Nelson Mandela passed away on the 5th December 2013, leaving a glorious lasting legacy for his people and generations over the world to cherish.
Scotland has a long-established connection with Africa. Through missionaries, civil service and the army, Scottish people made an impact and left their own legacies during the nineteenth century in South Africa by establishing educational institutions including Lovedale Institution and the University of Fort Hare; the latter being the institution where Nelson Mandela, amongst other African leaders, studied.
Our nation has played an active part in acknowledging and challenging the injustice of the Apartheid system and proudly believes its small part made a collective global contribution towards the downfall and radical change of the political scene in Southern Africa.
Amongst many individuals that led by example, the name of Brian Filling comes to the fore. He is the current Honorary Consul for South Africa in Scotland and long standing Scottish anti-apartheid activist, who campaigned from the 1960s against the brutal system in South Africa. In 2012 Brian received South Africa’s highest honour for non-South African nationals, the National Order of the Companions of OR Tambo for his outstanding solidarity work.
Glasgow in 1981 became the first city in the world to grant Freedom of the City – which in subsequent years was followed by other Scottish cities including Aberdeen, Dundee, Edinburgh and Midlothian Council. In receiving the award (alongside similar awards from other UK cities) in person in 1993, Mandela observed:
”Glasgow will always enjoy a distinguished place in the records of the international campaign against apartheid. While we were physically denied our freedom in the country of our birth, a city 6,000 miles away, and as renowned as Glasgow, refused to accept the legitimacy of the apartheid system and declared us to be free.
It resolved to do everything possible to secure our freedom from the prisons of apartheid. It took up our plight in Britain and internationally. For example, in 1981 the then Lord Provost co-ordinated a declaration signed by over one thousand mayors from 56 countries across the world which called for our freedom.
Then in 1985 it (Glasgow) joined with over 100 British local authorities in petitioning the then Prime Minister, Margaret Thatcher, to press for my release. Such initiatives were thankfully successful.”
Mandela maintained and played a key role in the release in 2007 of the Lockerbie bomber, Abdelbaset al-Megrahi, whom he visited in prison in 2002, as he believed Megrahi to be wrongfully imprisoned. In doing so Mandela taught Scots to reflect and forgive wrongdoers.
Mandela’s lasting legacy for Scotland is to be always compassionate, forgiving and to engage with the outsiders. We too can move forward in our aspiration to be a people that applies best social justice, support those in need, provide opportunities for younger generations to fulfil their full potential, pursue academic excellence, heal the sectarian divide, help those aspiring to make Scotland their new home and to make a difference in our increasingly polarised world.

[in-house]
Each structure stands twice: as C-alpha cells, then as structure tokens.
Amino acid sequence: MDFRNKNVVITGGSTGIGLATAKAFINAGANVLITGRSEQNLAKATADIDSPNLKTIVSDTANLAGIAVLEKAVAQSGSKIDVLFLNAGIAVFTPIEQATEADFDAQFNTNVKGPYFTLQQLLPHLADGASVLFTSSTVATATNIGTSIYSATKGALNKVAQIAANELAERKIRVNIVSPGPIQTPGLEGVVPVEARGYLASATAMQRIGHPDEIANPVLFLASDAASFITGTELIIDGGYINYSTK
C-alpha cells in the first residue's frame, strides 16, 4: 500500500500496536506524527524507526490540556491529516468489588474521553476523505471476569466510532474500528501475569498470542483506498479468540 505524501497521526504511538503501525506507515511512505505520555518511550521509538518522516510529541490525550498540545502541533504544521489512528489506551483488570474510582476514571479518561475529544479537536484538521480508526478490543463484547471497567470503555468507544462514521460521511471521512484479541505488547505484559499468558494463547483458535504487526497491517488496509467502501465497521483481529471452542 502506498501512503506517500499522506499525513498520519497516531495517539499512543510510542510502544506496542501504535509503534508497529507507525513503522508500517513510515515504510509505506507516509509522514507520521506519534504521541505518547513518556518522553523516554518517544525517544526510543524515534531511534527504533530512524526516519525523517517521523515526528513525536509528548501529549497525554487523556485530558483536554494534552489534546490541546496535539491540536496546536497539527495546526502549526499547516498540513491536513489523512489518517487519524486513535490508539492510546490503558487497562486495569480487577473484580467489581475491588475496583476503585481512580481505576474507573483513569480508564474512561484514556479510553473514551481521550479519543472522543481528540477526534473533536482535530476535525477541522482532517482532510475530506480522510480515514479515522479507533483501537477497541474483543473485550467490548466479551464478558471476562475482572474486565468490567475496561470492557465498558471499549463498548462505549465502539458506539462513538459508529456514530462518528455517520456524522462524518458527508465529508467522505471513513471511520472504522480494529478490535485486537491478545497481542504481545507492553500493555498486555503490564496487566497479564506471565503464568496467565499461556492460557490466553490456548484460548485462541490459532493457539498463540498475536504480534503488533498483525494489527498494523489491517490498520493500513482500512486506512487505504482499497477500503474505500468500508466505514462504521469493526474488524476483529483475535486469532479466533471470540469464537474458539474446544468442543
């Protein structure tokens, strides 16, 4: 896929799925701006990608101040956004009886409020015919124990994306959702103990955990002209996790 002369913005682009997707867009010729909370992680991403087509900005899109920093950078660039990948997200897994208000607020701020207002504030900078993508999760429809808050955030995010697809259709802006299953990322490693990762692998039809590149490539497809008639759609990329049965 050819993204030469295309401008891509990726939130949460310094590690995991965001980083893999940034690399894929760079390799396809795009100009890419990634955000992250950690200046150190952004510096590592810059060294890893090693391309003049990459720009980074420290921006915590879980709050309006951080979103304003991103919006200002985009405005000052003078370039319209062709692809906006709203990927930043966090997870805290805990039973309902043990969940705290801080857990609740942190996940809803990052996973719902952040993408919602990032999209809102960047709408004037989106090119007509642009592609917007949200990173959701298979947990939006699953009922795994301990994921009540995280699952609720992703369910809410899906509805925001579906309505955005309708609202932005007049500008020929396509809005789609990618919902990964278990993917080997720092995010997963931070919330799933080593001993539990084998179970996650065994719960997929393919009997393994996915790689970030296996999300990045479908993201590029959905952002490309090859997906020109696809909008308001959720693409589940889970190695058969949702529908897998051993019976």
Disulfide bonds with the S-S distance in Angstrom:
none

Being self critical and asking direct questions can only help Scotland become a stronger nation. Our renowned commitment to social justice can often mask some critical issues that we have yet to fully address, including the sectarian divide and racial inequality. In addressing the latter we need to go beyond a mindset of simply celebrating the sari, samosas and steel bands – that is moving from acknowledging the exotica to truly understanding and embracing difference. In striving to be a nation in our own right, we need to discuss and fully engage with hard edged questions.
Now is the time and place to pursue this discourse – as Nelson Mandela aptly stated:
”I have walked that long road to freedom. I have tried not to falter; I have made missteps along the way. But I have discovered the secret that after climbing a great hill, one only finds that there are many more hills to climb. I have taken a moment here to rest, to steal a view of the glorious vista that surrounds me, to look back on the distance I have come. But I can only rest for a moment, for with freedom come responsibilities, and I dare not linger, for my long walk is not ended.”
Rolihlahla Mandela 18 July 1918 – 5 December 2013
12 June 1964: Jailed for life – Robben Island prison, off the coast of Cape Town and later in Pollsmoor Prison on the mainland
11 February 1990: released from prison
10 December 1993: Awarded Nobel peace prize with President FW de Klerk
27 April 1994: South Africa held its first multi-racial election. Mandela voted for the first time in his life
10 May 1994 (until 1999): Mandela sworn in as South Africa’s first black president
Scotland specific dates
1981: Glasgow became the first city in the world to grant Freedom of the City. Collected in 1993 when Mandela visited the city
1984: Freedom of City granted by Aberdeen. Also elected Honorary Member of the Students’ Association, University of Glasgow and University of Strathclyde
1985: St George Place renamed Nelson Mandela Place (home of South African consulate at the time)
1990: Glasgow’s Caledonian University award Mandela an honorary doctorate upon his release from prison
1993: Honorary Burgess of Dundee
1997: Freedom of Edinburgh